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Consider a function $f:[0,\infty)\longrightarrow [0,\infty)$. Suppose that $f(0)=0$ and that $f$ is strictly increasing. Moreover, assume that $f$ is continuously differentiable except at zero and that $f$ is differentiable (from right) at zero.

Is it true that $f$ has a bounded derivative on some neighborhood of zero?

If not, under which conditions on $f$ can we ensure this?

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The answer is no, although it seems surprisingly not easy to find an actual formula of a function that would disprove it.

But essentially the idea is that as you approach $0$ from the right, the graph of the function could look like (smooth) stairs with smaller and smaller height and width, but greater and greater maximal slope, where the oscillation with become so insignificant as you approach $0$ that the right derivative at $0$ would be equal to, say, $1$.

One way to prevent this kind of monsters and ensure a positive answer to your question would be to require $f''$ to (exist and) be of constant sign.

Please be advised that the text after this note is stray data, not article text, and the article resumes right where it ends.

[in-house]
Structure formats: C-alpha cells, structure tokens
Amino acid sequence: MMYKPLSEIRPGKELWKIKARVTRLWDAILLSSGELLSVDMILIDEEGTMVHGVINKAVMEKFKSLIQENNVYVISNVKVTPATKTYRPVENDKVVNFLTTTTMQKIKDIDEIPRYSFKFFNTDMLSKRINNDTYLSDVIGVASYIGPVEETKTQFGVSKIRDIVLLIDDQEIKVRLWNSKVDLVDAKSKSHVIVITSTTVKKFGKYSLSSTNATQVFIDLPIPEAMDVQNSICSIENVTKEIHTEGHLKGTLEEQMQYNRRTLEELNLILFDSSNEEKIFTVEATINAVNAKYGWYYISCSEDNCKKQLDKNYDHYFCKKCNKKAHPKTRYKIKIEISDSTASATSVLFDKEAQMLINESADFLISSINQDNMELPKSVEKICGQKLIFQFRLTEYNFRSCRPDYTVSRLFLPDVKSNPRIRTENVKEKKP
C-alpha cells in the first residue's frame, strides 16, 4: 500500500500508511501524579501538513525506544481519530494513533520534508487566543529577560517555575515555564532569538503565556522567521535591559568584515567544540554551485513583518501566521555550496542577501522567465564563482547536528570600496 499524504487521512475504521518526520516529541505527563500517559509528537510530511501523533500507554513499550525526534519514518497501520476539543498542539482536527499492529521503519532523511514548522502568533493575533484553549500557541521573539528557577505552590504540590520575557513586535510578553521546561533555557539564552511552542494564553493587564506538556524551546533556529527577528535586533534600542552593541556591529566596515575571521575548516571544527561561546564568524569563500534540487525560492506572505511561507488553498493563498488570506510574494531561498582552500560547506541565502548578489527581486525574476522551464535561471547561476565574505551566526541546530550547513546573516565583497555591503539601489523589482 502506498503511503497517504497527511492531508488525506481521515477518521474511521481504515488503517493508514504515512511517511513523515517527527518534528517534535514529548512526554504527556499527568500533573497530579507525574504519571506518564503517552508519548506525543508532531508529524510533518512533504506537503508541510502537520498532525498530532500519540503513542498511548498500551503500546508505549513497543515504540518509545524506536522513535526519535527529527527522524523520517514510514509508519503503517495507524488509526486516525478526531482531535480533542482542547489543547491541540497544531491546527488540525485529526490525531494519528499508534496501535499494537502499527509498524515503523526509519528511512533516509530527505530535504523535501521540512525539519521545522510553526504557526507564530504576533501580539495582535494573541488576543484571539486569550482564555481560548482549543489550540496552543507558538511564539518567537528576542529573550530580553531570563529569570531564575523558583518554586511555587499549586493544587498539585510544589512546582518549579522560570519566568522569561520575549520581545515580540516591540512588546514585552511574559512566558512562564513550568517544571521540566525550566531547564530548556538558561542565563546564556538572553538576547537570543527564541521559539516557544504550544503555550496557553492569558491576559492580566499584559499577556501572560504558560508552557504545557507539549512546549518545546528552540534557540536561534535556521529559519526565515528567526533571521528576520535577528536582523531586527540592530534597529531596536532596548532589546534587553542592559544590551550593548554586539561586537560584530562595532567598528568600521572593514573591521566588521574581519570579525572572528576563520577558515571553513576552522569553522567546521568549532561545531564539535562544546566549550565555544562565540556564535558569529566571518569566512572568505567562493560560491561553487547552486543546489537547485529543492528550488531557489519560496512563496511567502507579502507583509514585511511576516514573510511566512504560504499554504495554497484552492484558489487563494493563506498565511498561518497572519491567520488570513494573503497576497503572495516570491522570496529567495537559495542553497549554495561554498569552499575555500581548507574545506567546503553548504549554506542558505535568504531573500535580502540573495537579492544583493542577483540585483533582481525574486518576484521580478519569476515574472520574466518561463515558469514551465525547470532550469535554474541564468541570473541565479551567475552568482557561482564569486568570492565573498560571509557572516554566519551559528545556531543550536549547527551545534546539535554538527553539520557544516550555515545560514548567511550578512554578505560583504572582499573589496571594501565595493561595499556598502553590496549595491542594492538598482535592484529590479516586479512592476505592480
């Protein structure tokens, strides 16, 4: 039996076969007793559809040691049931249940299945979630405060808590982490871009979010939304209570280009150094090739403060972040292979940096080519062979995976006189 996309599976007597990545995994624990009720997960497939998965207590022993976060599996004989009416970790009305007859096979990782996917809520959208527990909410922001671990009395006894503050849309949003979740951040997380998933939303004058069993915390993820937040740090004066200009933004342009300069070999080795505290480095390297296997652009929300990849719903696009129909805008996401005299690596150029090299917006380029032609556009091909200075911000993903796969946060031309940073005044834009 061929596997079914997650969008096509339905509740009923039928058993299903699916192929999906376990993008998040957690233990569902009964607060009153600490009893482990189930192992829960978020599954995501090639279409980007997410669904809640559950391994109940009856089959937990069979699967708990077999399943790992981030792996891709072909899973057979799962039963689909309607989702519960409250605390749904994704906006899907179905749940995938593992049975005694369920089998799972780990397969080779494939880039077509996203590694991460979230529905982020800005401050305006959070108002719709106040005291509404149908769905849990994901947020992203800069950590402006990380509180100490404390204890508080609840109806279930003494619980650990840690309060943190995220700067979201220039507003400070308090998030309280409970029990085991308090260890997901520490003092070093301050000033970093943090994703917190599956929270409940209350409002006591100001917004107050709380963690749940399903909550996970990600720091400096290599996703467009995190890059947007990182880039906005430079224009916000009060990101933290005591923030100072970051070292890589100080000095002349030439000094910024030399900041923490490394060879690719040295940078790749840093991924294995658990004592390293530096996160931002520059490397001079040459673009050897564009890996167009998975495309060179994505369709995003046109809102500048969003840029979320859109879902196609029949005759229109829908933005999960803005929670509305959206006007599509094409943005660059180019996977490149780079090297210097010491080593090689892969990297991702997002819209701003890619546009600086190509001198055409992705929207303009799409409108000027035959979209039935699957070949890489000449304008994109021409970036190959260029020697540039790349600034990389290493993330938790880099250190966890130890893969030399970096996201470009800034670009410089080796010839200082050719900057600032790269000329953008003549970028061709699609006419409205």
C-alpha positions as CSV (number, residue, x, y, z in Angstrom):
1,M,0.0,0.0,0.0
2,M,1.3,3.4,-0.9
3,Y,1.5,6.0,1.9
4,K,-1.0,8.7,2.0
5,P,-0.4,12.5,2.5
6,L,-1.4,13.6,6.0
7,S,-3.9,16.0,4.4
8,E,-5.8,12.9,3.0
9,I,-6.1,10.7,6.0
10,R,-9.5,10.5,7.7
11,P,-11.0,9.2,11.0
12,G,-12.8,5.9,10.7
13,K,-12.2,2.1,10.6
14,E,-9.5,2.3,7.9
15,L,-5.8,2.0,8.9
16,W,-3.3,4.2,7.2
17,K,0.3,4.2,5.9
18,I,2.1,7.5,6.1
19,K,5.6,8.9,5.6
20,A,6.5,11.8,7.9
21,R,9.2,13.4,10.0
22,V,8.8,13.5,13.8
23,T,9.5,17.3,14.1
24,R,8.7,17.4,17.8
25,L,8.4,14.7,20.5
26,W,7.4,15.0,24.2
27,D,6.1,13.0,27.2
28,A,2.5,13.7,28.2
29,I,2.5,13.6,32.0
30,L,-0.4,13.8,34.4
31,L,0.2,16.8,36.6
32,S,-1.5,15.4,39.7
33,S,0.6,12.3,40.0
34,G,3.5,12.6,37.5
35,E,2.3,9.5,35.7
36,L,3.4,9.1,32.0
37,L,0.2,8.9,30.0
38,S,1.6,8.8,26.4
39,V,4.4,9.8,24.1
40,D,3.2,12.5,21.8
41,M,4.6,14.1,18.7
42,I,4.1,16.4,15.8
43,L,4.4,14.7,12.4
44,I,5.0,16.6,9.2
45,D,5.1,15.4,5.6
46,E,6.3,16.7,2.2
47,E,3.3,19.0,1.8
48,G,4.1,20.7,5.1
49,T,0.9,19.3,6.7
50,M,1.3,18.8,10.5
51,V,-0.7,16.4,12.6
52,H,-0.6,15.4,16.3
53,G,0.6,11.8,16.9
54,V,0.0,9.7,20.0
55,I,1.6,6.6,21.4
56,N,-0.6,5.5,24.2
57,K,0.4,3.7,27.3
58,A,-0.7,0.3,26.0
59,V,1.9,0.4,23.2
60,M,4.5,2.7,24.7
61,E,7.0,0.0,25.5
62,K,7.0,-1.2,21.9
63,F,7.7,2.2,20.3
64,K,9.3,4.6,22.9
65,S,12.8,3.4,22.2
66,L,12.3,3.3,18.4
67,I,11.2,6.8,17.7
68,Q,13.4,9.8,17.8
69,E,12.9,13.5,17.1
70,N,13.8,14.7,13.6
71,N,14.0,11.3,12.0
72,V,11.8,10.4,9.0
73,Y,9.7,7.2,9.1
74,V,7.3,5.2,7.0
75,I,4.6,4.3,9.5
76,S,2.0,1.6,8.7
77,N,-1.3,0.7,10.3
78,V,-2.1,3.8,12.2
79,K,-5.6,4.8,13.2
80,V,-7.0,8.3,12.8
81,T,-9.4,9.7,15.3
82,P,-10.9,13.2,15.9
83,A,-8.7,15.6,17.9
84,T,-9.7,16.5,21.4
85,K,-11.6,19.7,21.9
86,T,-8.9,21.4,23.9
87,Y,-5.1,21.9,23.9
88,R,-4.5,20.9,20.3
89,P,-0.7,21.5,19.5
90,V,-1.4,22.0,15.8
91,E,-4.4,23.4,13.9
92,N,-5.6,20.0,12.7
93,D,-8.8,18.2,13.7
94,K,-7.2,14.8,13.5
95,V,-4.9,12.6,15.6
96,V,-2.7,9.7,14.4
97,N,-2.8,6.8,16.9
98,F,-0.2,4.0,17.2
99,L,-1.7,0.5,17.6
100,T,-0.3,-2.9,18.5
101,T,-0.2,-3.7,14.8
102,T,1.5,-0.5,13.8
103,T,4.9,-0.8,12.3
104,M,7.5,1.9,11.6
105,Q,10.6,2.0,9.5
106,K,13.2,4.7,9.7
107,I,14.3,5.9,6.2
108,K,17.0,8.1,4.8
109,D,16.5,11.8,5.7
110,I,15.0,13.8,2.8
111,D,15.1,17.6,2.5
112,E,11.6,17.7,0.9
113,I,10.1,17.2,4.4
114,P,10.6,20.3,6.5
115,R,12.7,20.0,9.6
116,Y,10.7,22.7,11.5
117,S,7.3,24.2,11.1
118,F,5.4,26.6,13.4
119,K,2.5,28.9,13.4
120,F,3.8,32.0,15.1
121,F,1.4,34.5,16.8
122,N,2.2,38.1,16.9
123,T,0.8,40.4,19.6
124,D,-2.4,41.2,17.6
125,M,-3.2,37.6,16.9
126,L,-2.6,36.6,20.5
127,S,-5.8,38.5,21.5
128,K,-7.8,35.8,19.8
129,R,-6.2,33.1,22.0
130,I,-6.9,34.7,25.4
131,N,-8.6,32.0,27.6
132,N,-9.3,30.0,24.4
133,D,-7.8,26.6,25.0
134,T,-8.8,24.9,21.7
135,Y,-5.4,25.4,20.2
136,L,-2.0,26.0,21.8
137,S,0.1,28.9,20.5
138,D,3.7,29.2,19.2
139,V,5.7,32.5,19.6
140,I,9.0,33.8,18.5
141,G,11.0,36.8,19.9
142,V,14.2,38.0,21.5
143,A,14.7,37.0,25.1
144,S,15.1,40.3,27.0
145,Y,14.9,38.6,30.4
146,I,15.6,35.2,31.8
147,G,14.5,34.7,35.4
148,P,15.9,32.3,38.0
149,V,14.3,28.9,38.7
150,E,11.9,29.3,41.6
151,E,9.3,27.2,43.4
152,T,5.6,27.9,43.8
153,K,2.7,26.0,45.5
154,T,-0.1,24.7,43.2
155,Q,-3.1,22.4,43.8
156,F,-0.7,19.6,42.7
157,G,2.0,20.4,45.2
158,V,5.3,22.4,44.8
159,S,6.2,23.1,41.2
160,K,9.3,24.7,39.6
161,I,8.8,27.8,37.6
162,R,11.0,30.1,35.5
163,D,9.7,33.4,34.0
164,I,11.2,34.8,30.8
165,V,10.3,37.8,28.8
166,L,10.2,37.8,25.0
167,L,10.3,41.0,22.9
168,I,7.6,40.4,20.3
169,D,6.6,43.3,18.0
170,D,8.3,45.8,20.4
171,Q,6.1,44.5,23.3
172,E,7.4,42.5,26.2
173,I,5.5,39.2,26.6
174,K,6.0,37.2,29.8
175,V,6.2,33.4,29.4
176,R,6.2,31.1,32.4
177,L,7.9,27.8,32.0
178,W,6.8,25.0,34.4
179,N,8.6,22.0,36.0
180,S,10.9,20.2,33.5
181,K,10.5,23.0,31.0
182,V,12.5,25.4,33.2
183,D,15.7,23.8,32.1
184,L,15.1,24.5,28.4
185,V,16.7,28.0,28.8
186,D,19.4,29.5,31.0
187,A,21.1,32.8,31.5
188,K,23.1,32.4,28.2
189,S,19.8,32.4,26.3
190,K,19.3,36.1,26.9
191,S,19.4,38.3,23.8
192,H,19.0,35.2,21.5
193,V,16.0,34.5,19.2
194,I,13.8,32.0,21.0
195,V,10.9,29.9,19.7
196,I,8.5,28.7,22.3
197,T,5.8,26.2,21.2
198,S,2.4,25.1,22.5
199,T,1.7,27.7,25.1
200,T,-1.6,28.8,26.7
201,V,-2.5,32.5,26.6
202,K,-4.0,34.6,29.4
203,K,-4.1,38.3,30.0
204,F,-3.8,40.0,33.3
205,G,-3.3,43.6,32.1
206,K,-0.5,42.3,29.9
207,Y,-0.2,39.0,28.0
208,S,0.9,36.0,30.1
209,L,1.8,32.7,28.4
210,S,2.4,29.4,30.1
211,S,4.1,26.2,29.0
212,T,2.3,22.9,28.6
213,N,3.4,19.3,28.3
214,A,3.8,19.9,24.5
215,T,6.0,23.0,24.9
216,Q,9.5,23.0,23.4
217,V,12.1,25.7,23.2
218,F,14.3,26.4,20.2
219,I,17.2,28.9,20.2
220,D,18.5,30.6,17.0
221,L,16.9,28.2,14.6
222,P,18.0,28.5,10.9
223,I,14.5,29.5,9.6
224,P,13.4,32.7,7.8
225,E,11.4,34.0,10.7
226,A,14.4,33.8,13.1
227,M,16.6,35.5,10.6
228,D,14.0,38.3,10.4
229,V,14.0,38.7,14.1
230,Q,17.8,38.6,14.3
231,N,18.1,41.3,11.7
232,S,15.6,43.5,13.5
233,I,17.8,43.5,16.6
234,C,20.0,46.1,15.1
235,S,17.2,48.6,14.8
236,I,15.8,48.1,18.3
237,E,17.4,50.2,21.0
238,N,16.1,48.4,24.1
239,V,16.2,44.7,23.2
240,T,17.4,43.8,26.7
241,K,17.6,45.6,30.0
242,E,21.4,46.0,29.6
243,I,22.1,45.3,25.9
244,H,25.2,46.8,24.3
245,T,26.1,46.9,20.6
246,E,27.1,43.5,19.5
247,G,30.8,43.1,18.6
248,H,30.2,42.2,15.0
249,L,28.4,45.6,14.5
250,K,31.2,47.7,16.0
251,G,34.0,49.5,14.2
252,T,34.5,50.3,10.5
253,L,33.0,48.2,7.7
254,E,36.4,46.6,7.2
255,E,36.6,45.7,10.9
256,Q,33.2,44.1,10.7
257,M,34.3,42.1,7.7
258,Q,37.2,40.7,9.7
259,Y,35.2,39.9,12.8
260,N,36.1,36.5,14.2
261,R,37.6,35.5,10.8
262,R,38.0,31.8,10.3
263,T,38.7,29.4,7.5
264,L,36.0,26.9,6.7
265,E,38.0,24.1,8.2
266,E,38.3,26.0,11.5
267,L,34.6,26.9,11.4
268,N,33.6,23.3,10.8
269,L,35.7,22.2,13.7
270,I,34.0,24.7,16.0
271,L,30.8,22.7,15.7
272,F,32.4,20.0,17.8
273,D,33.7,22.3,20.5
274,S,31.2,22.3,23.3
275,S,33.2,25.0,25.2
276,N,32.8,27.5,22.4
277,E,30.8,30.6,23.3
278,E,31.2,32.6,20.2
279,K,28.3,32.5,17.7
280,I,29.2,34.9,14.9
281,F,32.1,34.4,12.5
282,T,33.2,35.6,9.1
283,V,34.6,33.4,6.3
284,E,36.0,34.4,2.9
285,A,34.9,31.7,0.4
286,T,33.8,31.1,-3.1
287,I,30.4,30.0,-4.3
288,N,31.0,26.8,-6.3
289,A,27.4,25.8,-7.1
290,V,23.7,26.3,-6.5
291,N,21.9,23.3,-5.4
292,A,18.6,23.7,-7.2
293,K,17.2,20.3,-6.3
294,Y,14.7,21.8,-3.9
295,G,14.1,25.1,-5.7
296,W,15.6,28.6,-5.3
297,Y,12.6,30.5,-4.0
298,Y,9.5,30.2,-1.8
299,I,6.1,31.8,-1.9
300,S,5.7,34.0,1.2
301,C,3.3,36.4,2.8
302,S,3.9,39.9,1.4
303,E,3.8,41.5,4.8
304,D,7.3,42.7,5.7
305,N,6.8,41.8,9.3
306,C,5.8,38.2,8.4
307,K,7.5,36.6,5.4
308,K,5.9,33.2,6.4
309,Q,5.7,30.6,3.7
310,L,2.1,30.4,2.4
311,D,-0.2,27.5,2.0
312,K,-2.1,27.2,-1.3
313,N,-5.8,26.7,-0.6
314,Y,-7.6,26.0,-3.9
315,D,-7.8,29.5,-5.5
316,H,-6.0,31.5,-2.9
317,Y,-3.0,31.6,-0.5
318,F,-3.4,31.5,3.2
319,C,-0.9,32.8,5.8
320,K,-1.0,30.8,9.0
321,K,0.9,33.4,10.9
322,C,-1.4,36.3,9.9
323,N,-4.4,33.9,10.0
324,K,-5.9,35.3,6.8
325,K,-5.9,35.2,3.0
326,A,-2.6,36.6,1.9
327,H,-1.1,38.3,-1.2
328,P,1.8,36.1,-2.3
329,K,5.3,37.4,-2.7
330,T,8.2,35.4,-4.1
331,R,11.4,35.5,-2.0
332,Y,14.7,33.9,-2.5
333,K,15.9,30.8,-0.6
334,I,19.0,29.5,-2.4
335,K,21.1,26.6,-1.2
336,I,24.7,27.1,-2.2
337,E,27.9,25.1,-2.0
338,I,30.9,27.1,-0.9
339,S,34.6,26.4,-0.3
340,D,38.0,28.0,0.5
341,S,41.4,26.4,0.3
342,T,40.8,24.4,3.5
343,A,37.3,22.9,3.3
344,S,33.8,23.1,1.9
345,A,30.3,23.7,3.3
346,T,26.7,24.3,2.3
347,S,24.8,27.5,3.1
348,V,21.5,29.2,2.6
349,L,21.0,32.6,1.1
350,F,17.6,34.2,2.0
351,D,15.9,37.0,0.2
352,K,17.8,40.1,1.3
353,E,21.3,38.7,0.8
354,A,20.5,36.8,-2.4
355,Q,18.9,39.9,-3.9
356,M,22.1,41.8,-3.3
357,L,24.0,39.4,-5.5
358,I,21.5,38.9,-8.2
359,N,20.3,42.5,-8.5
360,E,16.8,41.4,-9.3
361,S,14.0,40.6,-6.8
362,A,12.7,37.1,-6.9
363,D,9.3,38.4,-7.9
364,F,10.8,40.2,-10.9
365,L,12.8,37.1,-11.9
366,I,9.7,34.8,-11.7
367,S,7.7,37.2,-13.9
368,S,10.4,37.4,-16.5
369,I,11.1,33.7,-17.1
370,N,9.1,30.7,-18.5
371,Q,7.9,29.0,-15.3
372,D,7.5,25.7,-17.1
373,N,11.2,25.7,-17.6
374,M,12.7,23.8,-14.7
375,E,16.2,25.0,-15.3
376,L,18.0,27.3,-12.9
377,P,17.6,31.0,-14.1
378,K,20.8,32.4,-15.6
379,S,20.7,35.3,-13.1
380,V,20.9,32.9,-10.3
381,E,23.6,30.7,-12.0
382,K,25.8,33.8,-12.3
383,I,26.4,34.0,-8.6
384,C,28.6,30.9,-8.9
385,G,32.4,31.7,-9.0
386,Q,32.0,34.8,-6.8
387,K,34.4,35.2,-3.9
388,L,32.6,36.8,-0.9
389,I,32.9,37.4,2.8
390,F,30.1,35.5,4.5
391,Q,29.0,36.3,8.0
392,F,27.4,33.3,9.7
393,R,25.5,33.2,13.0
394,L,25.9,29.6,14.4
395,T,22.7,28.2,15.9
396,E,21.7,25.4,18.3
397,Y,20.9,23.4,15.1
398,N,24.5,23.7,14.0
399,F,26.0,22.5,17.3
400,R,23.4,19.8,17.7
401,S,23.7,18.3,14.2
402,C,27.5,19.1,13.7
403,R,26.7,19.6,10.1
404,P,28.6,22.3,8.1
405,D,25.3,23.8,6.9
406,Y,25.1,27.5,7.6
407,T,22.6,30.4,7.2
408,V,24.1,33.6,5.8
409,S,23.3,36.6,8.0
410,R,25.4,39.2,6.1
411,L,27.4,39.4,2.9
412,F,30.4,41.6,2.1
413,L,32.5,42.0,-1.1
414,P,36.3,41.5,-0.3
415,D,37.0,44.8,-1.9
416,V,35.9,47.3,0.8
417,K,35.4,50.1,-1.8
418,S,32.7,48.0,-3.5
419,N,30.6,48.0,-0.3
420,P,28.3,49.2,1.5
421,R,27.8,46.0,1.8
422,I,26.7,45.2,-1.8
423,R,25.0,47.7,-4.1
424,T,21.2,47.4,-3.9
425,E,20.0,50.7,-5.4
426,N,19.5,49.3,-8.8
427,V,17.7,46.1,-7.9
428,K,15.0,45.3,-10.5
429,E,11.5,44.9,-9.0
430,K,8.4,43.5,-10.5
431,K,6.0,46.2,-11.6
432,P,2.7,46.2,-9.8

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  • $\begingroup$ Nice description. $\endgroup$
    – zhw.
    Commented May 22, 2018 at 16:47
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I believe the following function is a counterexample:

$$f(x) = \int_0^x \frac{[\cos^2(1/t)]^{1/t^4}}{t}\, dt.$$

The idea being that the exponent $1/t^4$ is huge when $t$ is small, and should be enough to smash $\cos^2(1/t)$ down to almost $0$ so that even when divided by $t,$ we have a nice convergent improper integral. Even more, we will have $f'(0)=0.$ Note that $f'(1/(2n\pi)) = 2n\pi, n=1,2,\dots$ so that $f'$ is unbounded in every neighborhood of $0.$ A number of details remain to be checked of course ...

It's probably more instructive to play around with tall thin triangles however. So if over the points $1/n,n=1,2,\dots$ we put triangles of base lengths less than $1/n^4$ and heights $n$ (keep the bases disjoint), we arrive at a candidate integrand. Call this function $g$ and set $f(x) = x+ \int_0^x g(t)\,dt.$ This should be an example, this time with $f'(0)=1.$

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